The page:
- Does not play simple interactive games like pat-a-cake by 12 months of age.
But not many people realize that speech and language patterns and abilities are also inherited from one's parents. Developments in scientific and medical research have revealed that it is also possible to inherit a predisposition or susceptibility to speech and language disorders.What causes speech delay not autism? ›
Other causes of speech delay in children
Hearing problems. Apraxia of speech (speech muscle-control issues) Cognitive setbacks. Learning disabilities.
There are several reasons why a 2-year-old is babbling but not talking. Sometimes, it may be because they are shy or introverted. It can also be related to hearing loss or other developmental delays. In most cases, however, the cause is unknown.Why is my 3.5 toddler not talking? ›
If you think your child has a problem with their speech or language, let their doctor know right away. The doctor will need to test their hearing. They'll probably also suggest that your child see a professional who can diagnose and treat these delays, called a speech-language pathologist or speech therapist.Why does my child just not talk after 3? ›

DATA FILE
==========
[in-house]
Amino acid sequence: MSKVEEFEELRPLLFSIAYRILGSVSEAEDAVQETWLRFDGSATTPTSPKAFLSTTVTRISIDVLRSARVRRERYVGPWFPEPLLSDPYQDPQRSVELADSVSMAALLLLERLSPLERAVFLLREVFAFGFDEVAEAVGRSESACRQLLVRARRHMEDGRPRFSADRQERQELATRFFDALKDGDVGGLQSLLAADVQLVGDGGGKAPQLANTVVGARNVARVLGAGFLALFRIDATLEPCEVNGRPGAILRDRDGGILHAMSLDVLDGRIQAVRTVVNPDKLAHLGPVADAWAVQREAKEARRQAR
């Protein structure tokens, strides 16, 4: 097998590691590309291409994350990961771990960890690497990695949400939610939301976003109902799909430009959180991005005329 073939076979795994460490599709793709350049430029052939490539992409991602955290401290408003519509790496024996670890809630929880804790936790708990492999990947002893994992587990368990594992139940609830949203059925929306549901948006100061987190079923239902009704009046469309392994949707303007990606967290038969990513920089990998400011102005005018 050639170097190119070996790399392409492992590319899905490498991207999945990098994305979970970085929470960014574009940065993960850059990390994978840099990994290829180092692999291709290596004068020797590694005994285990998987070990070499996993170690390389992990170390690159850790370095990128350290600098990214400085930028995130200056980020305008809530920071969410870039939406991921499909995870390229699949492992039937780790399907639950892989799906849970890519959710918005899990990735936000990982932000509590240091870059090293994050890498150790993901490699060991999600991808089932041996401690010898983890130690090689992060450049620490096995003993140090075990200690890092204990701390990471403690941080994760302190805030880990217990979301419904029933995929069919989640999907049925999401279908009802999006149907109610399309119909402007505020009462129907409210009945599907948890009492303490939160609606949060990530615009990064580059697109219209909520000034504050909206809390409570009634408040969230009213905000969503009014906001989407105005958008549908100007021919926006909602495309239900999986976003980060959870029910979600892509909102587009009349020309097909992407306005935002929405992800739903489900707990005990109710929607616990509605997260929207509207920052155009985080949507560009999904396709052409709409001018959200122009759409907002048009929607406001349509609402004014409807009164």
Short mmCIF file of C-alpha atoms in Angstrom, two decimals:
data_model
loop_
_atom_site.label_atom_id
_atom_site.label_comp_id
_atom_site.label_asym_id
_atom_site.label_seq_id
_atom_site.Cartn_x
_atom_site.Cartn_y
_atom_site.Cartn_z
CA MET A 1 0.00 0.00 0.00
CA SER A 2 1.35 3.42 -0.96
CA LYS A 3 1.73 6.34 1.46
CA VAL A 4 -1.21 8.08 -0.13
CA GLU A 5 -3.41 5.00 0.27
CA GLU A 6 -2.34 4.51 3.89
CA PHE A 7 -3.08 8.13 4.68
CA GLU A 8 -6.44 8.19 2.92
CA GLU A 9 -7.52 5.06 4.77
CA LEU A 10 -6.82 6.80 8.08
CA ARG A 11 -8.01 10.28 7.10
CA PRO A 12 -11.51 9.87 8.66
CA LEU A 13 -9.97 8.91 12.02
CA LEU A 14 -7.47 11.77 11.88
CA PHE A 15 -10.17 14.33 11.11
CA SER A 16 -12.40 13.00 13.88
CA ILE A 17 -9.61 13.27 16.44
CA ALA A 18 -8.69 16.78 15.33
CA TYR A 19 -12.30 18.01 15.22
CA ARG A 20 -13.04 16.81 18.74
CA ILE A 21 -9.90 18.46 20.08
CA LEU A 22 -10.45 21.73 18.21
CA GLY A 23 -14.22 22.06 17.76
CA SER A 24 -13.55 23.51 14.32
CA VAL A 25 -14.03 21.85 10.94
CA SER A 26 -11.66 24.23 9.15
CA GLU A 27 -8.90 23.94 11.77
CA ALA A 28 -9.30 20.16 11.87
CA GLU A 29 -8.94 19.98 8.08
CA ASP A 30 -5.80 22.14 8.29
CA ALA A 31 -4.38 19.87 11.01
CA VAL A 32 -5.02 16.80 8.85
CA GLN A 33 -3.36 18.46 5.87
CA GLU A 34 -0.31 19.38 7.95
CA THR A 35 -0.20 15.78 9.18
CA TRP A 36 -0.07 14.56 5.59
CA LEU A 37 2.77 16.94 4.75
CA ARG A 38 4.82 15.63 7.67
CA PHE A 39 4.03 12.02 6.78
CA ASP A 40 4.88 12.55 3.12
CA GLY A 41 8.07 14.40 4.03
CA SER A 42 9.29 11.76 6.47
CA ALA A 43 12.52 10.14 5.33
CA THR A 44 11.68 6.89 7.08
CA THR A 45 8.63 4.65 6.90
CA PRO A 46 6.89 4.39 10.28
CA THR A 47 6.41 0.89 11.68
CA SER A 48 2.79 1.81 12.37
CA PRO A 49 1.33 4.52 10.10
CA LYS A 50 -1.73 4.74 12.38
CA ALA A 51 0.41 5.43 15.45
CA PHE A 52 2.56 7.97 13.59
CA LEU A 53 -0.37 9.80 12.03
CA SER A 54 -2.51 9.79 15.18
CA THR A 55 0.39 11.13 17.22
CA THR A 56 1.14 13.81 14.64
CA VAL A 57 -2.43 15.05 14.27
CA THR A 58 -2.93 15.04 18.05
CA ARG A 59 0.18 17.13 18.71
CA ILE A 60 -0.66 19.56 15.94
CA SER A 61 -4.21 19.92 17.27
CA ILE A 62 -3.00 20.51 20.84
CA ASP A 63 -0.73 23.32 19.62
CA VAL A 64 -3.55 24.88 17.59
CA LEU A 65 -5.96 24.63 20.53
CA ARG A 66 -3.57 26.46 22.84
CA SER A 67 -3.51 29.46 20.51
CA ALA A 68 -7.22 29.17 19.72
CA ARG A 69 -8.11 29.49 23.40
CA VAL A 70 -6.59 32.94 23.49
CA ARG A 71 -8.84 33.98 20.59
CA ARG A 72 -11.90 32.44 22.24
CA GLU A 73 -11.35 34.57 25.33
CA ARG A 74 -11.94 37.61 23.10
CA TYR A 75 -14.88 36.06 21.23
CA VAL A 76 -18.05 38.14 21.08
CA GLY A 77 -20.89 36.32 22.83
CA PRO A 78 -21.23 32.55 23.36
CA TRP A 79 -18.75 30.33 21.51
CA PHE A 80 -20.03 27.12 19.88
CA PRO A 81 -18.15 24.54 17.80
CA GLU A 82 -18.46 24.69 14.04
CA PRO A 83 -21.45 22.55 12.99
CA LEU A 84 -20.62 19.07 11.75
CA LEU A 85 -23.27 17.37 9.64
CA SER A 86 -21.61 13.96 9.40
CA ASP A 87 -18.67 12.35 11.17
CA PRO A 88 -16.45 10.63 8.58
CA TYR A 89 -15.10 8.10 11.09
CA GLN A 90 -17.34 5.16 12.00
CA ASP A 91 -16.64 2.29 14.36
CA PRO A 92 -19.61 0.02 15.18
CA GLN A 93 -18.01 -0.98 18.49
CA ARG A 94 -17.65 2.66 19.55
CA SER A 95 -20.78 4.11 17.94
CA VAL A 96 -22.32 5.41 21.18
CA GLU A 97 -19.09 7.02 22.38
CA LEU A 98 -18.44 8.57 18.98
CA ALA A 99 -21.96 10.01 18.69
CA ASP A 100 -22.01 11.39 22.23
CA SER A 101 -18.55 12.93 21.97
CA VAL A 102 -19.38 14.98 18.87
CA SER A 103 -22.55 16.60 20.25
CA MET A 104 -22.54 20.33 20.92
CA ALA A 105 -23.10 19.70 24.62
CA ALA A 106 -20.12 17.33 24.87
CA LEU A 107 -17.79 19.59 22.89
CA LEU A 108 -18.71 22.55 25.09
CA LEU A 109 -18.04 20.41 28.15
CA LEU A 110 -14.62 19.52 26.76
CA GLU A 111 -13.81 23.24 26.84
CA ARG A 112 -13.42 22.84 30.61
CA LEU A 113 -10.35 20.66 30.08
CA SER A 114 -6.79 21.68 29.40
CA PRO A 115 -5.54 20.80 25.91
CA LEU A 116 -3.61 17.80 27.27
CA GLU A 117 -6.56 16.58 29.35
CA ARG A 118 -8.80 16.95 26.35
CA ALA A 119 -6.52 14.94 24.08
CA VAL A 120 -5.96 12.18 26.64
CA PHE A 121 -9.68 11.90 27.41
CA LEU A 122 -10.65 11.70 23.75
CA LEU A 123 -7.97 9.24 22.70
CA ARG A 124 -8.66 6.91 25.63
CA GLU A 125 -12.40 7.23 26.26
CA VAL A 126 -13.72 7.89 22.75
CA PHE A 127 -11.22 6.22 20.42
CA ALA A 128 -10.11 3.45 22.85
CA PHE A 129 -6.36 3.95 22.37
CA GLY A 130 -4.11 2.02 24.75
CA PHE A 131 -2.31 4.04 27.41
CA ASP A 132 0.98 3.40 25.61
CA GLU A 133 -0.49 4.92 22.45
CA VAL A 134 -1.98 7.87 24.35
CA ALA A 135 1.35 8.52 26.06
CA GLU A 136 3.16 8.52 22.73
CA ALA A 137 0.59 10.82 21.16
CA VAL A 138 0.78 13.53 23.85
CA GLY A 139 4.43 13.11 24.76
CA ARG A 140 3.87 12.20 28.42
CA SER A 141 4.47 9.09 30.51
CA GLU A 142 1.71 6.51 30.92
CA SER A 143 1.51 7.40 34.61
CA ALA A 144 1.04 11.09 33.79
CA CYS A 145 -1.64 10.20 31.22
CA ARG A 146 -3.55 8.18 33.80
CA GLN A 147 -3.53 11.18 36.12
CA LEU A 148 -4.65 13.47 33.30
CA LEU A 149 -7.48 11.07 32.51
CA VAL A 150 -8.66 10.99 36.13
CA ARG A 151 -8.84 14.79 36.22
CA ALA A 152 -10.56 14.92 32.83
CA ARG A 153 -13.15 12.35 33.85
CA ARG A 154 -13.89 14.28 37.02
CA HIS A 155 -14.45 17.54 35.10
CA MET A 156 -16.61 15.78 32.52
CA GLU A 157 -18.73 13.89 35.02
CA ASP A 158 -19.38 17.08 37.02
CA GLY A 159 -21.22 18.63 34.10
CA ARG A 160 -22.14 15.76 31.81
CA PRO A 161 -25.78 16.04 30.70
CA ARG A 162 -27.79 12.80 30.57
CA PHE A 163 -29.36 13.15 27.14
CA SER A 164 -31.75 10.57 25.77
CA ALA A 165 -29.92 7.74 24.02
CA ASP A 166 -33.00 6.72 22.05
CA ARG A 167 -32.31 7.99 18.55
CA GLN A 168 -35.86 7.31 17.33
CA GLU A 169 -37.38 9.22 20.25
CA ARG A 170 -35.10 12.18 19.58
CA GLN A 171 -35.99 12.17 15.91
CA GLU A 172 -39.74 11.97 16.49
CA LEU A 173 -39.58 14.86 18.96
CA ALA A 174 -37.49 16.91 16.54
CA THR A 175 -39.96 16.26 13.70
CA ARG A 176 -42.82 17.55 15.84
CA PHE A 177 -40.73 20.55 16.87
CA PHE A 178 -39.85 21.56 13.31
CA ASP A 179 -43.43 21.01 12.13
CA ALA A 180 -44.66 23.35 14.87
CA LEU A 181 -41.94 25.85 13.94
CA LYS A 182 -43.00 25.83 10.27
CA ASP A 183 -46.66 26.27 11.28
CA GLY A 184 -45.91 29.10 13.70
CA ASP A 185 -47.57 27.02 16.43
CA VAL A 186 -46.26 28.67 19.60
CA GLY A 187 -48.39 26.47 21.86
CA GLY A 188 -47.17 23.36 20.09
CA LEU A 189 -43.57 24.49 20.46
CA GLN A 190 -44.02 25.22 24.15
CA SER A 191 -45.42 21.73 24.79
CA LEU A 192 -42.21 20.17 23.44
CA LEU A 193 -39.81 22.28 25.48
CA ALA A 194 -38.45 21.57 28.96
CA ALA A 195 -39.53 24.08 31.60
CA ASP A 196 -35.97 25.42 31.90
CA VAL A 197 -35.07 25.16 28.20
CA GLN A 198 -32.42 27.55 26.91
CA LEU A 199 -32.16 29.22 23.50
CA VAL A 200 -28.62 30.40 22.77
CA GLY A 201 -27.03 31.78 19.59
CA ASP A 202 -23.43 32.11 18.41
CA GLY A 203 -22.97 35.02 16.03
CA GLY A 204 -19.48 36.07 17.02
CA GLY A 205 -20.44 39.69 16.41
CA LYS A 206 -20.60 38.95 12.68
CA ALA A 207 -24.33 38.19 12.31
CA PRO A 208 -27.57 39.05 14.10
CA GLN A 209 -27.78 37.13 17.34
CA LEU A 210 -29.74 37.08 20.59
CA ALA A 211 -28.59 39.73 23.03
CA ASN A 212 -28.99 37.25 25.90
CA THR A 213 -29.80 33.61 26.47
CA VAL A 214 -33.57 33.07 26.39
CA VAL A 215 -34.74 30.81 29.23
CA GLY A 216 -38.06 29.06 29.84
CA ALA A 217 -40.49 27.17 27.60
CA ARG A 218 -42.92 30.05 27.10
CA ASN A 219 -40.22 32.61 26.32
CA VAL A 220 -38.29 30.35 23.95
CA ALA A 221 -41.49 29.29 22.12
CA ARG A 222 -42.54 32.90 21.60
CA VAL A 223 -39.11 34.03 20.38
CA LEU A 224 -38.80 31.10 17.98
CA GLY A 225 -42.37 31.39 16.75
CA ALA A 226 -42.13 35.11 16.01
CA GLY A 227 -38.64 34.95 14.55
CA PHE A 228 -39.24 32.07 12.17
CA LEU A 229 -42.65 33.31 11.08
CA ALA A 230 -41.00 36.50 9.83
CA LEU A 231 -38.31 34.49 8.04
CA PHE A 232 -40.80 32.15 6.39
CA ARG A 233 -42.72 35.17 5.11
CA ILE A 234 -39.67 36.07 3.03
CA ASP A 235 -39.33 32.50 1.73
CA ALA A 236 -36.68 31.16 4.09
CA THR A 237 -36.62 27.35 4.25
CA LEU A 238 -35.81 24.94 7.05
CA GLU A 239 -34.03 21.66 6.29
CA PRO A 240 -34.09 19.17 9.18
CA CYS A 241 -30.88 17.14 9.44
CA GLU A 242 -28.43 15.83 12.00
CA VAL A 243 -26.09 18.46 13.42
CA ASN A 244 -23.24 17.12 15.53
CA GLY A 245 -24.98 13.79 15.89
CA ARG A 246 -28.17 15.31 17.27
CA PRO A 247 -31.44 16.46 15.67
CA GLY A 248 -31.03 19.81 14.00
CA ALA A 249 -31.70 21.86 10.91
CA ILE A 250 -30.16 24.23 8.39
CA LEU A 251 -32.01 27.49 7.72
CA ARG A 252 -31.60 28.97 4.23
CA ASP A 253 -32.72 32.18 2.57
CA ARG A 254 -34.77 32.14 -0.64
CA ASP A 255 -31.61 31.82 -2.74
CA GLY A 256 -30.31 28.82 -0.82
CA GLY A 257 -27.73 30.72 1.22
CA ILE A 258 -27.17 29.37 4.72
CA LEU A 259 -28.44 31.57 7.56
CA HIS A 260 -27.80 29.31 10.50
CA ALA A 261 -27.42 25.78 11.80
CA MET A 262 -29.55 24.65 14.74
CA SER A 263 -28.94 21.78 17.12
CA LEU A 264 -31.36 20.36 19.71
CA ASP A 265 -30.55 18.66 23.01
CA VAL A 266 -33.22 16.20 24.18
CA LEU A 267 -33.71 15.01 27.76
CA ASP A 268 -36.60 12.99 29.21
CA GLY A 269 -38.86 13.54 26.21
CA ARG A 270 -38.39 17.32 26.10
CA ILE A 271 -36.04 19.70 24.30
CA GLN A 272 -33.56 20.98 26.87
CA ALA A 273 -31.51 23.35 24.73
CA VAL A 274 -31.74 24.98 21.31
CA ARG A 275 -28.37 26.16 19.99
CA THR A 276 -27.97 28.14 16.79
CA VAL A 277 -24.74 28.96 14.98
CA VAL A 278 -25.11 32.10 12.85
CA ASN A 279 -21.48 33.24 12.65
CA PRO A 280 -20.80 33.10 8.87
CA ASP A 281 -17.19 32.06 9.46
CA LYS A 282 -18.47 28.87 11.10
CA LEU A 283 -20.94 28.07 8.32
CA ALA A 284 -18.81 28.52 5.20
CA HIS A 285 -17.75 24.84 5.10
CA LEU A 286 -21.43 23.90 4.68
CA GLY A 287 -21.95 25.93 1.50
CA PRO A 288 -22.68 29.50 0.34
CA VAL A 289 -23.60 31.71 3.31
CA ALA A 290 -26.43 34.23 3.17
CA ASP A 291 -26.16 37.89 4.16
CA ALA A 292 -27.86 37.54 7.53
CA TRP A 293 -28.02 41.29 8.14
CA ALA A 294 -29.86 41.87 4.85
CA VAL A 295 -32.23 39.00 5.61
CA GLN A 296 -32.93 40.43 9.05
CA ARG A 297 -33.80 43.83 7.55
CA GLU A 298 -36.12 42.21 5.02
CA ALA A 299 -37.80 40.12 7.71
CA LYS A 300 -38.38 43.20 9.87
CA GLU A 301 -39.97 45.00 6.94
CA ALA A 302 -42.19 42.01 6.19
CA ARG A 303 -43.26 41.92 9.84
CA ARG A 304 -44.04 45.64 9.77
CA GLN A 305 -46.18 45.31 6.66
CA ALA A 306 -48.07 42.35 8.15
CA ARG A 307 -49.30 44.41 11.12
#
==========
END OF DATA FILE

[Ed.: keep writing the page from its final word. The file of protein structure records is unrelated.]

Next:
If your child is over two years old, you should have your pediatrician evaluate them and refer them for speech therapy and a hearing exam if they can only imitate speech or actions but don't produce words or phrases by themselves, they say only certain words and only those words repeatedly, they cannot follow simple ...Is speech delay something to worry about? ›
Speech delays should not be viewed as bad or embarrassing — it just means that your child has specific learning needs, and we can help you figure out what they are.What deficiency causes speech delay? ›
It is well documented that B 12 deficiency can cause developmental delay, hypotonia, tremor, seizures, failure to thrive, reduced IQ, and mental retardation. Children with B 12 deficiency exhibit speech, language, and social delays, behavioral issues, and problems with fine and gross motor movement.